A family affair in preparing lunch

A family affair in preparing lunch

The sense of gratitude to Sin and his family, his mom especially for welcoming us into their home was palpable. Not often do travelers like ourselves get a chance to make the kind of serendipitous connection, where without planning and much fuss do we get a glimpse into the lives of others very much in their homes. Lunch was fantastic, to say the least, and we returned a small gift in kind of fruits and vegetables from the market we picked up later in the day.

  Sin, Daniel, Marie, Katie, and John

Sin, Daniel, Marie, Katie, and John

Bellies and hearts full, we moved to the next order of business, which was all about textiles. From her wardrobe Sin’s mother began to pull out several plastic bags of her family’s collection of hand embroidered textiles and traditional clothing. She didn’t have a lot, most were family heirlooms, and they were all extraordinary.

  Sin’s mother, Lasoy showing us her traditional handwoven textiles

Sin’s mother, Lasoy showing us her traditional handwoven textiles

The traditional headscarves caught my attention most – deep blue-black indigo with a refined yet simply detailed embroidery that I had never seen before. It had been handspun, hand dyed, handwoven, and hand embroidered by Sin’s mother many years ago.

  Traditional Tai Dam headscarf handmade by Lasoy

Traditional Tai Dam headscarf handmade by Lasoy

She placed the headscarf on her head in the fashion of the Tai Dam ethnic group of which Sin and his family belong (and most of the other villagers). Something in her came alive, as we ooh-ed and ah-ed in delight. She rummaged back in the wardrobe and pulled out a traditional jacket and skirt and put it on, looking at herself in the cracked and dusty full-length mirror that didn’t matter; she looked beautiful. She and Sin both said they couldn’t remember the last time they took a look at these traditional clothes and textiles, but it had been a long time.

I wondered what memories came to her in that moment? What was she feeling then of the past, the present, of herself? She seemed pleased, then slightly embarrassed, but she knew we were all appreciative, a special recognition in that moment.

Next we walked down the road to a cluster of traditional wooden homes built on stilts to Lasoy’s sister’s house. Pavan and her husband welcomed us warmly and showed us her collection of cotton textiles she had also handspun, hand dyed, and hand woven. She had products ready to sell.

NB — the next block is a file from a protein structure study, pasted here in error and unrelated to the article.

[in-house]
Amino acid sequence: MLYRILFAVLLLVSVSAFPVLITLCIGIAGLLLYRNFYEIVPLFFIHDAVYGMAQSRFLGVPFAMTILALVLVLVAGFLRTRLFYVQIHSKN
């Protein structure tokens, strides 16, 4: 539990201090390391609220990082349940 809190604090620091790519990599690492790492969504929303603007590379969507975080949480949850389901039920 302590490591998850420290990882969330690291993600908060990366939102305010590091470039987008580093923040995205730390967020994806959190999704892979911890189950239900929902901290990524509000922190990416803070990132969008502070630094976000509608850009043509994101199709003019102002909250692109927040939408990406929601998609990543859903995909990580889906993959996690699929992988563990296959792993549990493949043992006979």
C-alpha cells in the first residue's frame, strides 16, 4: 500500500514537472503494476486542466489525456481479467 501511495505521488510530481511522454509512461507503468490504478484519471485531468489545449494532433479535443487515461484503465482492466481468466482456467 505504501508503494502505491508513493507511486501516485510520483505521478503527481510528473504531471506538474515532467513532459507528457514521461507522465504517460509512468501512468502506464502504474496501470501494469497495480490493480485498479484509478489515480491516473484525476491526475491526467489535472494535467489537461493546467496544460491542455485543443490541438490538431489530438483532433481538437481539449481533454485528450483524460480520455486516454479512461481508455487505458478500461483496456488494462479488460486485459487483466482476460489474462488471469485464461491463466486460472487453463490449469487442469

Pavan sharing her traditional textile designs

Pavan sharing her traditional textile designs

Inquiring more about the textiles, the cotton was grown from nearby farms, as was the raw silk (we visited the silkworms in various stages of production at another woman’s house).

The designs were traditional, referencing the diamond-shaped mahoy seed. The dyes are natural, produced in the village from the indigo plant and macbau, a small fruit plant used for the red.

  Natural dyes of indigo and macbau

Natural dyes of indigo and macbau

A little negotiating and I bought two pieces that I could envision as table runners.  Pavan seemed most grateful for the sale, eyes watery and her palms pressed together, thumbs touching her forehead, saying khob chai to us, “thank you.” We learned after that her health was not good and the money would help her get treatment.

Padee was waiting for us at the house next door, with an even bigger collection of finished textiles, all beautifully crafted. I had to keep in mind that I was buying for my shop, and that a random assortment of this and that design wouldn’t work, so I leaned in on similar designs of what I just bought. Padee had a gorgeous piece, something Sin said could be a wall hanging in my shop to showcase the Lao Tai Dan style. Great idea, I thought! So I bought it.

  Padee with her collection

Padee with her collection

What I was feeling at this point was mostly amazement that this was actually my life ,that after so many years of wishing for and wondering how I was to segue into the global artisan field, it was finally real and tangible. I also felt genuine excitement from seeing beautifully made textiles and meeting the women who were creating them, trying my hardest not to go crazy just admiring it all.